Institutional webpage

Esther Mwangi

Professional background
Scientist with the Center for International Forestry Research (CIFOR), head CIFOR Nairobi office. I worked on my PhD dissertation (awarded in 2003) with Elinor Ostrom and later went on to win in 2005 a prize for the best dissertation in Public Policy awarded by the Policy Studies section of the American Political Science Association. I worked on property rights issues, mainly tracking the transformation from collective to individual rights, exploring the drivers of such transformation, the internal processes and the distributional, outcomes. I also investigated the environmental impacts of the transition to individual units. Since I completed my PhD, I have worked on several other issues, such as the role of collective action and property rights in poverty reduction, gender, benefits distribution, mangroves tenure and governance, impacts of tenure reform implementation on tenure security, livelihoods and sustainability, the development of a prototype forest observatory for the Eastern Africa region, and the governance of linked resources such as forests and water. I work globally and my projects have included multiple countries in Africa, Asia, and Latin America. I started my work in the drylands of East Africa inhabited by pastoralists and am currently working on forests - montane forests, coastal mangroves and inland dryland forests.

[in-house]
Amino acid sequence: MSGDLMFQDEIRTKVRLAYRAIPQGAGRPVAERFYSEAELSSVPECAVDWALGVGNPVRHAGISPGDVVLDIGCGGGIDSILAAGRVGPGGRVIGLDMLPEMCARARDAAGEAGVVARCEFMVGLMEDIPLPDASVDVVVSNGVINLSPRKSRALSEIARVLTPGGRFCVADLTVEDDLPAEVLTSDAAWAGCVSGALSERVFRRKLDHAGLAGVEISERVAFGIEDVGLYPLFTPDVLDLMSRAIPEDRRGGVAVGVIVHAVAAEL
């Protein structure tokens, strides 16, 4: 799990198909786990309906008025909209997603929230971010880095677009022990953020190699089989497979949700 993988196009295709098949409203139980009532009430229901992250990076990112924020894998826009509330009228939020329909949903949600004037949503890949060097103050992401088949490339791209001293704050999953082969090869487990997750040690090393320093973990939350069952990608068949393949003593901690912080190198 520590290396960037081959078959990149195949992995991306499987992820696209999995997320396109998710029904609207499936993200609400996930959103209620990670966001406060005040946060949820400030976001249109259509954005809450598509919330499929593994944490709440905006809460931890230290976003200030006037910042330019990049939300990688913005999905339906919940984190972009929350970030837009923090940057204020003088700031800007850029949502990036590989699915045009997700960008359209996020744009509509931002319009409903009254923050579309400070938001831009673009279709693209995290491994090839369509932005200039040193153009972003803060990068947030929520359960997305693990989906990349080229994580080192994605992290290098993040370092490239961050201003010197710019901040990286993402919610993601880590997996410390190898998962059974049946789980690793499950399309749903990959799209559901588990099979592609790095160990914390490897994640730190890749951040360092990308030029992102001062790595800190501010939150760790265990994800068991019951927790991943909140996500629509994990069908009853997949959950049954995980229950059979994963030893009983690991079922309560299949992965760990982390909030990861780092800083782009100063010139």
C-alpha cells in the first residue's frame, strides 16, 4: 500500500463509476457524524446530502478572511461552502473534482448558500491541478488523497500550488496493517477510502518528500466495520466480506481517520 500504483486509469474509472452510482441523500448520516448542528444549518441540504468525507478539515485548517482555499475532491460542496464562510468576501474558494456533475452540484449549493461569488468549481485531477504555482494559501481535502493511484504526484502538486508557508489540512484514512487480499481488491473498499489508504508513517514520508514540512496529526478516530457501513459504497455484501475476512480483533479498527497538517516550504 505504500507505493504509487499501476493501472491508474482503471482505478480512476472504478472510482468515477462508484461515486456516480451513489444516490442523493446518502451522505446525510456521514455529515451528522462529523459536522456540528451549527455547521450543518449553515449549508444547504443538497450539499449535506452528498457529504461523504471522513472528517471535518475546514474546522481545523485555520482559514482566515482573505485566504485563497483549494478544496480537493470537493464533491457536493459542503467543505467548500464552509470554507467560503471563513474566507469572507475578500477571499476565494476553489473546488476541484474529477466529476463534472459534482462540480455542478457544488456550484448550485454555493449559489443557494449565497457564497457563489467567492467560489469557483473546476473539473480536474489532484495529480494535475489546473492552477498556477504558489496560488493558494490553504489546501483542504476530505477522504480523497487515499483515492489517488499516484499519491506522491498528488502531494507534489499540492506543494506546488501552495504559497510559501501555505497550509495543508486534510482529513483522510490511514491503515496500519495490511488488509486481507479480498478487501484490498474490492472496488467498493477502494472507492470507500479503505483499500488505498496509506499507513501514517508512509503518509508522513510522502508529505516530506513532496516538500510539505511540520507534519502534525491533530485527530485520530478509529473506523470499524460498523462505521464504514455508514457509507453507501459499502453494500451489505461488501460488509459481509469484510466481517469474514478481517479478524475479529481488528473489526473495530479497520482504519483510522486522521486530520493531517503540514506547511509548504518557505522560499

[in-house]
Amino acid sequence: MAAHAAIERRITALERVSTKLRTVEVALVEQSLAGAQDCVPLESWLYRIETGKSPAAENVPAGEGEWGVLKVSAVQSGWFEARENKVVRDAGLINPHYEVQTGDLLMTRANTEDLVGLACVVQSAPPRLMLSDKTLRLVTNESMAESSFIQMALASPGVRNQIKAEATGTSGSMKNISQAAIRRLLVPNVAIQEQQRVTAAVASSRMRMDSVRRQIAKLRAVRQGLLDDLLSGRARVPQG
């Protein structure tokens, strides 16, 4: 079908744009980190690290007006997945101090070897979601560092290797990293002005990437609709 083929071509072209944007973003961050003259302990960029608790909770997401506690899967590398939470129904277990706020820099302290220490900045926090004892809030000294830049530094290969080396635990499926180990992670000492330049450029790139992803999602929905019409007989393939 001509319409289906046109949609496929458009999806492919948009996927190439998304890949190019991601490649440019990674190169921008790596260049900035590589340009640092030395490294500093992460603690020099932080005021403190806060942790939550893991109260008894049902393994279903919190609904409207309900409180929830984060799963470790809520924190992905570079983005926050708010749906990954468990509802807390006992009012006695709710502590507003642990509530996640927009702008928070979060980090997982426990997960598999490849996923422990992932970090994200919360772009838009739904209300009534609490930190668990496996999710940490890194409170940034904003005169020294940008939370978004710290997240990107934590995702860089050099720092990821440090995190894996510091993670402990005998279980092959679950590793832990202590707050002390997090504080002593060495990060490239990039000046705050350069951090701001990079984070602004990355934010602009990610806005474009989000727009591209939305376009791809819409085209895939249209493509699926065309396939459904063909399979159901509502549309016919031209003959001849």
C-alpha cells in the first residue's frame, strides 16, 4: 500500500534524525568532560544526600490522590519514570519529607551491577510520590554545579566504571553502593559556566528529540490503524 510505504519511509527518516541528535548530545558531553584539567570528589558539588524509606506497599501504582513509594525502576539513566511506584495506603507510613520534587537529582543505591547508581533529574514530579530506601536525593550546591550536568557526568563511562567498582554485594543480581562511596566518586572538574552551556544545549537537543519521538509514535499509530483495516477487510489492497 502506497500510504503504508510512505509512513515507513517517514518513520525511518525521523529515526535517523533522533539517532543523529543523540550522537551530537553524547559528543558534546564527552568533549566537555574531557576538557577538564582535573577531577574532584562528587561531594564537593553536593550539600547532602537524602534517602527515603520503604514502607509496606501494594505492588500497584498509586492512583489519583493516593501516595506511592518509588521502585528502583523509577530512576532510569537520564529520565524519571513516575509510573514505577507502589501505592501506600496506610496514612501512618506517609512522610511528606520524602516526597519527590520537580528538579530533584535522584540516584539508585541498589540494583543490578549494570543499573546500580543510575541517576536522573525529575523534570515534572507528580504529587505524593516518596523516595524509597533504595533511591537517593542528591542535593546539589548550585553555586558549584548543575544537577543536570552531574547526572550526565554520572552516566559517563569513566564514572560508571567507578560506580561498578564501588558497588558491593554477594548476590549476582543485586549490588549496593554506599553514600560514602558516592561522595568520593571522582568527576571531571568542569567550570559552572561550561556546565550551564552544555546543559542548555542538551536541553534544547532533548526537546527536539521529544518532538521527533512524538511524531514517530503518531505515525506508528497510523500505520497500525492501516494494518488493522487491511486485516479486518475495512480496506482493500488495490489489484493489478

Institutional webpage

New Student Council Member

Beril Ocaklı

Professional background
Doctoral researcher at the Humboldt-Universität zu Berlin, Germany. I hold a BA degree in International Economics from the Corvinus University of Budapest, Hungary and attained my MSc degree in Development Studies at the London School of Economics and Political Science, UK. In my research, I explore conflict and cooperation in coupled social-ecological systems. Empirically, I study the institutional foundations of behavior in gold mining transaction systems in Kyrgyzstan. I employ a multi-method approach including behavioral experiments. In my analysis, I focus on the unobservable institutional elements of beliefs and norms regarding implied rules-in-use. My research remains to date exciting yet challenging for two reasons. First, the post-socialist transformation context provides a rich institutional landscape. The plurality of beliefs, norms, and organizations inherited from the past motivate actors quite distinctly, leading to contested imaginaries and aspirations of development within the country. Second, these divergent narratives challenge the formal definitions of commons. As a result, in spaces of resistance subsoil resources are being defied as private goods and defended as commons - resources as well as cultural commons. I draw on more than 10 years of professional experience in managing international projects in the field of sustainable production and management of resources ranging from land to subsoil in Eastern Europe and Central Asia. Since April, I have been focusing solely on my research in its final phase which I commenced with a visiting fellowship at the Center for Behavior, Institutions and the Environment at Arizona State University.

Institutional webpage